IGN feature on Krome Studios' demise

Company: 
News: 

IGN have a feature up covering the fall of Australia's largest game development studio, Krome Studios. With the contribution of several anonymous ex-Krome employees, the article paints a picture of a company that had so much talent and potential, but squandered its chances on tightly budgeted licensed titles hurried out to meet short development schedules. It meant little time for the polish needed for their games which unfortunately reflected in their metacritic scores, the standard of which many publishers abide by.

The focus of work-for-hire for Krome Studios ensured that it was vulnerable to the global financial crisis and effects of the Aussie dollar reaching parity. And after three major projects were cancelled or put on hold, and with numerous delays on publisher sign offs on further projects, Krome was forced to gradually reduce its staff from a four hundred strong workforce last year to just roughly 40 or so contract employees.

However, for Krome Studios co-founder and CEO, Robert Walsh, they held onto staff as long as they could, much to their detriment. Responding to IGN for the feature...

(Robert Walsh) One of the things that Krome's done over the years is that we've tried to keep staff on as long as possible, when we didn't necessarily have paying work. To be really honest, that's pretty much led to our current position. We probably kept 100, 120 people on, waiting for work to come in...

...we were just carrying too many people for too long, waiting for publishers to make up their minds.

When put forward the common question on whether Krome had concentrated too much on licensed titles and not on original I.P, Robert Walsh argues that it did not suit a large game company like Krome Studios with the hundreds of employees they had...

(Robert Walsh) tell me, what original IP has been successful in the last 12 months? The original IP that's been most successful is Shainiel [Deo] at Halfbrick with his mobile games [like Fruit Ninja], and Rob at Firemint with Flight Control. But you don't need a hundred people to make fruit or flight.

So what now for Krome? Despite what numerous ex-Krome Studios employees have said, Robert denies the Krome is going through any closure. However, the CEO admits that "our business model doesn't work" and that the future for Krome is towards digital and social games, and away from boxed retail product. This means a smaller, tighter number of developers working on smaller games. There is hope to bring in more employees once further contracts are green lighted.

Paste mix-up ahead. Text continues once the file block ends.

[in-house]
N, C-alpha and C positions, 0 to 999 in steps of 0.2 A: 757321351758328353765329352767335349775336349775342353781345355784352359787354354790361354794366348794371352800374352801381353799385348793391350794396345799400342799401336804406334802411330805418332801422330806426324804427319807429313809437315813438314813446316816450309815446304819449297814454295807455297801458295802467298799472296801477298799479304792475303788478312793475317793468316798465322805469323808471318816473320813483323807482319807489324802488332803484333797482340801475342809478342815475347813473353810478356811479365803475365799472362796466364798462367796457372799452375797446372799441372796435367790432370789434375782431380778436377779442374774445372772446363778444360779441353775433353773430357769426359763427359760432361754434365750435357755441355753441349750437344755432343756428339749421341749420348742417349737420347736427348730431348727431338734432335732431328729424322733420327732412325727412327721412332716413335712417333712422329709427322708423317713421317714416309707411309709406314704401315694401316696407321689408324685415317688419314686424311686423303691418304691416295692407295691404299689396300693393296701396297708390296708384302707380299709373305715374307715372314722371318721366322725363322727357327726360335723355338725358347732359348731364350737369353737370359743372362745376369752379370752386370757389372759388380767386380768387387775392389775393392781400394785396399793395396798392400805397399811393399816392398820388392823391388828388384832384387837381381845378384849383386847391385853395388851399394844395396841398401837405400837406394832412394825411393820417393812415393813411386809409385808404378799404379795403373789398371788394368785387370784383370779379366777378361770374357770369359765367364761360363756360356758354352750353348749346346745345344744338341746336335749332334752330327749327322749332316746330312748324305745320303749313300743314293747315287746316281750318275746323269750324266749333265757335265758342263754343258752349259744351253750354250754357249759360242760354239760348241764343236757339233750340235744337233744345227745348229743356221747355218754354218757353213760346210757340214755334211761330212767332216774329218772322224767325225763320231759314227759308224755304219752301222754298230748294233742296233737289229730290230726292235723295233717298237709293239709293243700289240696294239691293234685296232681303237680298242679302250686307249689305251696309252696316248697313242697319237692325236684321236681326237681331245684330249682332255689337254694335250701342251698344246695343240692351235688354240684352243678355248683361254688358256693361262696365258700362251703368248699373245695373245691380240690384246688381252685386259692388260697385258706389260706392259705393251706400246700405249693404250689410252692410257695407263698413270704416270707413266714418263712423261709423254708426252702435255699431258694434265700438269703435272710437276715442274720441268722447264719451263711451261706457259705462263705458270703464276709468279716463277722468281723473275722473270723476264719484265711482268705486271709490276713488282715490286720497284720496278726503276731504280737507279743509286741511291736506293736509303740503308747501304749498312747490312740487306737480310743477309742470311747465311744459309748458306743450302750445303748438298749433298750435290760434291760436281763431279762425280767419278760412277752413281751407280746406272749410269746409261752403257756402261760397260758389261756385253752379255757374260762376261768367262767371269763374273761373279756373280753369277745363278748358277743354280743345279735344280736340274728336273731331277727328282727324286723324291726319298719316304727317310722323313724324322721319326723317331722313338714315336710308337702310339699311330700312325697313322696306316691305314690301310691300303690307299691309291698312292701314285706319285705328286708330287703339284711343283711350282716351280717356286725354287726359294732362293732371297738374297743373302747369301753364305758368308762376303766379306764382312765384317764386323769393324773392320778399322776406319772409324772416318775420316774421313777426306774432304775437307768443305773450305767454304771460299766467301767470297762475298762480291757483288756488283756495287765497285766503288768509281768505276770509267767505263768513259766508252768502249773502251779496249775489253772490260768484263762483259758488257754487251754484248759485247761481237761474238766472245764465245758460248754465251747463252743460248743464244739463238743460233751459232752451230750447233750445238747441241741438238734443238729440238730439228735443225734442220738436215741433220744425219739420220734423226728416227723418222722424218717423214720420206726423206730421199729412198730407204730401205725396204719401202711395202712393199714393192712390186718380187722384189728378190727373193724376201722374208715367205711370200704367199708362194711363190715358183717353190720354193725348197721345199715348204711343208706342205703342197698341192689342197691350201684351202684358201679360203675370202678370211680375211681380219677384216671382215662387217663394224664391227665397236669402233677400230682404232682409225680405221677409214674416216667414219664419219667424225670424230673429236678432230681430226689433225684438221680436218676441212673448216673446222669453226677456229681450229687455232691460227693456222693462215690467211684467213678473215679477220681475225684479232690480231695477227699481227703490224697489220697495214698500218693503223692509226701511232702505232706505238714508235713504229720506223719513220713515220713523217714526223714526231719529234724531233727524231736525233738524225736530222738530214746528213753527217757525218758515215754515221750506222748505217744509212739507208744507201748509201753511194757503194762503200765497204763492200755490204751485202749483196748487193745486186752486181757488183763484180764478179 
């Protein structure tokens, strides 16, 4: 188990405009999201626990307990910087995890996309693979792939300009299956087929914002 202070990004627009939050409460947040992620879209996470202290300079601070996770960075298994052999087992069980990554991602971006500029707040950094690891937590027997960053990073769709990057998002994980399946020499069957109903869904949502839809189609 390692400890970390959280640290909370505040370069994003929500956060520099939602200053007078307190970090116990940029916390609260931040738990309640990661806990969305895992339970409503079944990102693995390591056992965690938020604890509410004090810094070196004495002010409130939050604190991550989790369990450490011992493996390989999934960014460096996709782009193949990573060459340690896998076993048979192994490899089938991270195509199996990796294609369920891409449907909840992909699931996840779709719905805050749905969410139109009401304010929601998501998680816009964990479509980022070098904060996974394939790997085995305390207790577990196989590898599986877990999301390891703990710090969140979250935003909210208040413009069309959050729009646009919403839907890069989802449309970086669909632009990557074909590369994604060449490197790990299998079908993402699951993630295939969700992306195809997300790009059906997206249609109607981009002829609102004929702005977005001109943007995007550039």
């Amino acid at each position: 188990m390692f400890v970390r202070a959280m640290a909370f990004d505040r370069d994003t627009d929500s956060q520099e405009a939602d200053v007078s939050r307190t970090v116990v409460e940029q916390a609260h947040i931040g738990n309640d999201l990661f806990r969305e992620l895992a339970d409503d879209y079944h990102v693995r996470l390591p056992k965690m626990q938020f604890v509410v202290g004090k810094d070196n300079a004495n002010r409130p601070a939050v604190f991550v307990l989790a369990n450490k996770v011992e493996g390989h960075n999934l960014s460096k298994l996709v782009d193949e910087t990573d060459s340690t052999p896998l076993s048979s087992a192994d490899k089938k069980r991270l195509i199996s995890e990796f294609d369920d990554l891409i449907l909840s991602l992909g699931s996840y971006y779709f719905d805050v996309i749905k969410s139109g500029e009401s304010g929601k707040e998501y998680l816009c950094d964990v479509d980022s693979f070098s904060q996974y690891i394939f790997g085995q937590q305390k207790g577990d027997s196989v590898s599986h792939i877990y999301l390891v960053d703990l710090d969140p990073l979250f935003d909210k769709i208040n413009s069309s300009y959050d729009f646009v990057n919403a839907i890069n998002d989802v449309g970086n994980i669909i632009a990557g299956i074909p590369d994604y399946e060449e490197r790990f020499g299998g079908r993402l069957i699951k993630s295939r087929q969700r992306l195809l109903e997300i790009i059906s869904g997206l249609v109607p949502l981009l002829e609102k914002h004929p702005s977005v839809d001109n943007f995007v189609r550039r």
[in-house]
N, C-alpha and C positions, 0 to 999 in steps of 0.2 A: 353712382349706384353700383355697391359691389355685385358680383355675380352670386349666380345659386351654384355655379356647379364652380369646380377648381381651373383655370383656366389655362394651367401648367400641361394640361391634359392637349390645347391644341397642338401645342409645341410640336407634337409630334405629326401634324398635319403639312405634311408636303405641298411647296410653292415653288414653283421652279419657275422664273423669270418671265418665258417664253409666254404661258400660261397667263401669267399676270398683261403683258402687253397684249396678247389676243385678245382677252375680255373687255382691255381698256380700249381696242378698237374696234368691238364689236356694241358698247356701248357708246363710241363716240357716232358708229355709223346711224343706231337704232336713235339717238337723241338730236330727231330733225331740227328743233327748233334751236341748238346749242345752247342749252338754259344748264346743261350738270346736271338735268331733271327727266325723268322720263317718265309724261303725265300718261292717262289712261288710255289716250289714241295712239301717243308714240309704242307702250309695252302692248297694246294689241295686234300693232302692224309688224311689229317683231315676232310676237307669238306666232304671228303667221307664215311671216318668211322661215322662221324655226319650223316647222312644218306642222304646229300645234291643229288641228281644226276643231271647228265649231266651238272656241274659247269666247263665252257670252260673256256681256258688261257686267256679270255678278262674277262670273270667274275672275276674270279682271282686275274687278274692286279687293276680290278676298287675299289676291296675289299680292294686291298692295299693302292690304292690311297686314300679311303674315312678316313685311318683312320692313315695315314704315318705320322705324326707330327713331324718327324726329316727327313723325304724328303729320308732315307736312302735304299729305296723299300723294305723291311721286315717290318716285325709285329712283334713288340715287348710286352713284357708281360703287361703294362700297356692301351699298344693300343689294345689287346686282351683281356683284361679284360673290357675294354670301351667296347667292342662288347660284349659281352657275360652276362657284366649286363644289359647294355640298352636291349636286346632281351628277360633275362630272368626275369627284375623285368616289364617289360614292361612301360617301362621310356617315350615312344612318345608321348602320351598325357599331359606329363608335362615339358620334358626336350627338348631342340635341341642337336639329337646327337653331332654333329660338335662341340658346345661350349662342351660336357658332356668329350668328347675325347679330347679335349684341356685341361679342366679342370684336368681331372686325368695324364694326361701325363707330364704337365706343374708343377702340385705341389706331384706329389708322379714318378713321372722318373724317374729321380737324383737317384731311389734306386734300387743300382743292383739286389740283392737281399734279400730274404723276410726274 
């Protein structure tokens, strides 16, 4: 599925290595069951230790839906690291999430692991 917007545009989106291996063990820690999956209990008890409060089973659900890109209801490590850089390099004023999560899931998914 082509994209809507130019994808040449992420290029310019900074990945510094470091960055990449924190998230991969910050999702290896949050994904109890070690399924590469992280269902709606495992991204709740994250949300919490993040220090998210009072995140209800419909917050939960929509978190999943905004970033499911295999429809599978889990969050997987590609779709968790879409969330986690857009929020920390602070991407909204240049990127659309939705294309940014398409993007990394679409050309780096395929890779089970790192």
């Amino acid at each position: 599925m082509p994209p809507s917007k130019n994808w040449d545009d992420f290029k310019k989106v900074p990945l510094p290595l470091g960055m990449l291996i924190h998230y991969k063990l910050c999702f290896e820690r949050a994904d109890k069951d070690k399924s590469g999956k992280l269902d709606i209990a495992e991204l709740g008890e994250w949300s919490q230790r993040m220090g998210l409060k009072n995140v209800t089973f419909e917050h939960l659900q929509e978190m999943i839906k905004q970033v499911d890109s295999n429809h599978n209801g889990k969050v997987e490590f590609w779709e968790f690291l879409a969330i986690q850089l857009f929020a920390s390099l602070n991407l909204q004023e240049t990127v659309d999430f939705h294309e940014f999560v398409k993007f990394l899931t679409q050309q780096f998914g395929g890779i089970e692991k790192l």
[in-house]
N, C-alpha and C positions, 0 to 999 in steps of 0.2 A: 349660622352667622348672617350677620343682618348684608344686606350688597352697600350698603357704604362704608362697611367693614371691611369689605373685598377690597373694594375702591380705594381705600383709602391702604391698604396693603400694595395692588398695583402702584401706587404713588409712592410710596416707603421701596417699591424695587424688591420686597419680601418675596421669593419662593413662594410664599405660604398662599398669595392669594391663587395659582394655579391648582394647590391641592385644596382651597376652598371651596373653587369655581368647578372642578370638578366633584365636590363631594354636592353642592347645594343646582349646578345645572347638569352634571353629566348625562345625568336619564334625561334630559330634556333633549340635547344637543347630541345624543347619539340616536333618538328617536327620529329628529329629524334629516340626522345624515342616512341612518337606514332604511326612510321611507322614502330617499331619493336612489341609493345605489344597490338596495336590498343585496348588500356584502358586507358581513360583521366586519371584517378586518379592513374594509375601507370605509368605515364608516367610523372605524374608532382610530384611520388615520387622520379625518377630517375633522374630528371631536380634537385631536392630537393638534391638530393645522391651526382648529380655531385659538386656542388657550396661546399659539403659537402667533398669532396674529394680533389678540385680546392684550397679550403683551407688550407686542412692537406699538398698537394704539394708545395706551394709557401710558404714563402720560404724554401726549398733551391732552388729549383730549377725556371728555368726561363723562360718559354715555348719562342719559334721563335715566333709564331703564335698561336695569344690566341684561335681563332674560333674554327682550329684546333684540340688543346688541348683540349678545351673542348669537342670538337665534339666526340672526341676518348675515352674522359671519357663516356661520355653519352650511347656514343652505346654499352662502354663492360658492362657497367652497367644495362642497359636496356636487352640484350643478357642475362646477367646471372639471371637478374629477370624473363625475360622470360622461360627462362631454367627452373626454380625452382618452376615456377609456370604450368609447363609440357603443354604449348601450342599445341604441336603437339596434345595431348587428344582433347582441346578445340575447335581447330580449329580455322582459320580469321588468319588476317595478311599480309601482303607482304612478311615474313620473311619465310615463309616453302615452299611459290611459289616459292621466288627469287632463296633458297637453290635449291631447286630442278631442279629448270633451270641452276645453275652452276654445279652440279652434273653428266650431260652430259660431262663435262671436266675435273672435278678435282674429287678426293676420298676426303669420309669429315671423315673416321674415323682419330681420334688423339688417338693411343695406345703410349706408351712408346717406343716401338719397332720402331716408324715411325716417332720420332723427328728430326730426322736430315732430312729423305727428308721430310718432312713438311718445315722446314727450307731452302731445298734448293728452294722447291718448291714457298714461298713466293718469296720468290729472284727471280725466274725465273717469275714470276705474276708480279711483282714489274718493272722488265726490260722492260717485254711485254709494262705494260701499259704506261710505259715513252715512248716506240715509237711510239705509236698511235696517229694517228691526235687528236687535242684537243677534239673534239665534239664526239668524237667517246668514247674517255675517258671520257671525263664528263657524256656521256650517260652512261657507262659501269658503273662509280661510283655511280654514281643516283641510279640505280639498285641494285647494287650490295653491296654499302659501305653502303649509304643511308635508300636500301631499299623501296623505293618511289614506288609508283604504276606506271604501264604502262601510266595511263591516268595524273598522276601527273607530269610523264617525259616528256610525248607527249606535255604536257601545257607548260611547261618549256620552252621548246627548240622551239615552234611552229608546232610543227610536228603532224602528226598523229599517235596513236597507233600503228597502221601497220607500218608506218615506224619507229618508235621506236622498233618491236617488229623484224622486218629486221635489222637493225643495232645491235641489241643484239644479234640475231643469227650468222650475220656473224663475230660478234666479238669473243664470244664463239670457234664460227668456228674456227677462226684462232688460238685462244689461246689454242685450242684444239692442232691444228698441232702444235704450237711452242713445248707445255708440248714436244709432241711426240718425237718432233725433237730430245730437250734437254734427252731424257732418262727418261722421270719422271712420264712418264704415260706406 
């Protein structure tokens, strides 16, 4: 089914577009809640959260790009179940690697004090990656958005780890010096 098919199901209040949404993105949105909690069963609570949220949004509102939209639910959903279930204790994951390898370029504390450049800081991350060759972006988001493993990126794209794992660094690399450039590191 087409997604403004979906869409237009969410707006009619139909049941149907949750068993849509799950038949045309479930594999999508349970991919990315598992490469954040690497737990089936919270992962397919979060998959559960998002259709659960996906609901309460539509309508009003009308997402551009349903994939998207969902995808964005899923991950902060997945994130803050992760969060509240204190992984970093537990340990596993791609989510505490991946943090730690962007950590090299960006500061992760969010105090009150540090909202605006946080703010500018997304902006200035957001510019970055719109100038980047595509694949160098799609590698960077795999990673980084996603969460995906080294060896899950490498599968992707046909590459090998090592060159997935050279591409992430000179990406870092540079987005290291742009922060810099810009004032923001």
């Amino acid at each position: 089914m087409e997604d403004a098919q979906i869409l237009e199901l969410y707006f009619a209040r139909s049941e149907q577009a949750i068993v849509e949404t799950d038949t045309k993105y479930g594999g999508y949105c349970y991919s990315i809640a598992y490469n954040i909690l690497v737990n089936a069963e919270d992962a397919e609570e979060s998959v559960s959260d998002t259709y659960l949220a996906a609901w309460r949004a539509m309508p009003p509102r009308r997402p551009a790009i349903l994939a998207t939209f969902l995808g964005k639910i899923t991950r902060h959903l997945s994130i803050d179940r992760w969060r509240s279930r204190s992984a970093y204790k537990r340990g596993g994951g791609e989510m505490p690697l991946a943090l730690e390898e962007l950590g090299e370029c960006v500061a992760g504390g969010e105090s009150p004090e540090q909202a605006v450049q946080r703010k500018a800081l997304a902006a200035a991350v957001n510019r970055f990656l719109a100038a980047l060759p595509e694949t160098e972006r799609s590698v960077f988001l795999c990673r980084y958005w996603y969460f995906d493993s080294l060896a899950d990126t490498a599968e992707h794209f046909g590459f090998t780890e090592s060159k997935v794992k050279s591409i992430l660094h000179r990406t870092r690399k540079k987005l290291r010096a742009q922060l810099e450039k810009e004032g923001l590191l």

The article ends with a sombre warning by an ex-Krome employee for other local developers to take heed from Krome's mistakes...

"Hopefully other developers can learn [from Krome] how critical it is to always find time to invest in original IP. Chasing the quick buck is a short-sighted goal, regardless of the fluctuation of the Australian dollar. It was foolish to rely on cheap, licensed titles to build the local industry." — Ex-Krome Employee

Comments

Anonymous's picture

"(Robert Walsh) tell me, what original IP has been successful in the last 12 months? The original IP that's been most successful is Shainiel [Deo] at Halfbrick with his mobile games [like Fruit Ninja], and Rob at Firemint with Flight Control. But you don't need a hundred people to make fruit or flight."

True, you don't need a hundred people to be working on a SINGLE original IP. However, if Krome kept such a large staff in the past, logic would dictate that they could have been working on MULTIPLE original IPs by splitting the hundreds of people from their pool of staff into several smaller teams giving them plenty of opportunity to focus and develop multiple original IPs. By doing this, it may have allowed a number of potential and ORIGINAL IPs to succeed.

Anonymous's picture

Small dev teams working on small games for platforms like xbla/iphone were talked about when Melbourne House was bought in 2006. Never really happened. Lots of talk but it never went anywhere and I was never sure why.

Anonymous's picture

De Blob was a fantastic piece of original IP.

Anonymous's picture

Except for the fact that it wasn't an original IP.